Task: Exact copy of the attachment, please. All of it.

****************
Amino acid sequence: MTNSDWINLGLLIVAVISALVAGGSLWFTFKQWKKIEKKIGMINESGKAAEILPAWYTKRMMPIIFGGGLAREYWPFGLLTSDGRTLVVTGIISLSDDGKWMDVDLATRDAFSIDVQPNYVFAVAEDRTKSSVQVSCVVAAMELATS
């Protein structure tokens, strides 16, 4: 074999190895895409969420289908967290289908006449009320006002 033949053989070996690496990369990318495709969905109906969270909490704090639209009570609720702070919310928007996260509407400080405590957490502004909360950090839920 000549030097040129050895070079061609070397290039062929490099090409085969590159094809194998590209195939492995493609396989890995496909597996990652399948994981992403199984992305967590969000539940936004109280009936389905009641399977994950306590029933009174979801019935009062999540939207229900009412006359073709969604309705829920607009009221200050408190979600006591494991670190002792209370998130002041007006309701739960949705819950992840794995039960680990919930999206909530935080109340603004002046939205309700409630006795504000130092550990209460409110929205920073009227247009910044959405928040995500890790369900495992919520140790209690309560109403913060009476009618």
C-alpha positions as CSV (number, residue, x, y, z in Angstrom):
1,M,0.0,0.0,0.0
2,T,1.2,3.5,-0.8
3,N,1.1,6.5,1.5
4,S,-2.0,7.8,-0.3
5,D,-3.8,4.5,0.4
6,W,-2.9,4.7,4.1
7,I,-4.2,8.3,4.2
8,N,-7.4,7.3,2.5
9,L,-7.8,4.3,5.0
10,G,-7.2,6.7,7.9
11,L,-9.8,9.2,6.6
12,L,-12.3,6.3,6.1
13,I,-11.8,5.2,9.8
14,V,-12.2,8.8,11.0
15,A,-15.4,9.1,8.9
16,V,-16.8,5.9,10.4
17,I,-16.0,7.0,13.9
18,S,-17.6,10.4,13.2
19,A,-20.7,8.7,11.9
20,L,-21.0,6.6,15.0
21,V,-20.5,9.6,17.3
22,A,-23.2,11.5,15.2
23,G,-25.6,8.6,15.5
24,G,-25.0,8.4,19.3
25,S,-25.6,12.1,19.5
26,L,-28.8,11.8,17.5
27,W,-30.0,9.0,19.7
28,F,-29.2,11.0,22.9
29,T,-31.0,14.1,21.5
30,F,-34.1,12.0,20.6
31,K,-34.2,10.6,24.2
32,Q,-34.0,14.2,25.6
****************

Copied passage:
Amino acid sequence: MTNSDWINLGLLIVAVISALVAGGSLWFTFKQWKKIEKKIGMINESGKAAEILPAWYTKRMMPIIFGGGLAREYWPFGLLTSDGRTLVVTGIISLSDDGKWMDVDLATRDAFSIDVQPNYVFAVAEDRTKSSVQVSCVVAAMELATS
């Protein structure tokens, strides 16, 4: 074999190895895409969420289908967290289908006449009320006002 033949053989070996690496990369990318495709969905109906969270909490704090639209009570609720702070919310928007996260509407400080405590957490502004909360950090839920 000549030097040129050895070079061609070397290039062929490099090409085969590159094809194998590209195939492995493609396989890995496909597996990652399948994981992403199984992305967590969000539940936004109280009936389905009641399977994950306590029933009174979801019935009062999540939207229900009412006359073709969604309705829920607009009221200050408190979600006591494991670190002792209370998130002041007006309701739960949705819950992840794995039960680990919930999206909530935080109340603004002046939205309700409630006795504000130092550990209460409110929205920073009227247009910044959405928040995500890790369900495992919520140790209690309560109403913060009476009618």
C-alpha positions as CSV (number, residue, x, y, z in Angstrom):
1,M,0.0,0.0,0.0
2,T,1.2,3.5,-0.8
3,N,1.1,6.5,1.5
4,S,-2.0,7.8,-0.3
5,D,-3.8,4.5,0.4
6,W,-2.9,4.7,4.1
7,I,-4.2,8.3,4.2
8,N,-7.4,7.3,2.5
9,L,-7.8,4.3,5.0
10,G,-7.2,6.7,7.9
11,L,-9.8,9.2,6.6
12,L,-12.3,6.3,6.1
13,I,-11.8,5.2,9.8
14,V,-12.2,8.8,11.0
15,A,-15.4,9.1,8.9
16,V,-16.8,5.9,10.4
17,I,-16.0,7.0,13.9
18,S,-17.6,10.4,13.2
19,A,-20.7,8.7,11.9
20,L,-21.0,6.6,15.0
21,V,-20.5,9.6,17.3
22,A,-23.2,11.5,15.2
23,G,-25.6,8.6,15.5
24,G,-25.0,8.4,19.3
25,S,-25.6,12.1,19.5
26,L,-28.8,11.8,17.5
27,W,-30.0,9.0,19.7
28,F,-29.2,11.0,22.9
29,T,-31.0,14.1,21.5
30,F,-34.1,12.0,20.6
31,K,-34.2,10.6,24.2
32,Q,-34.0,14.2,25.6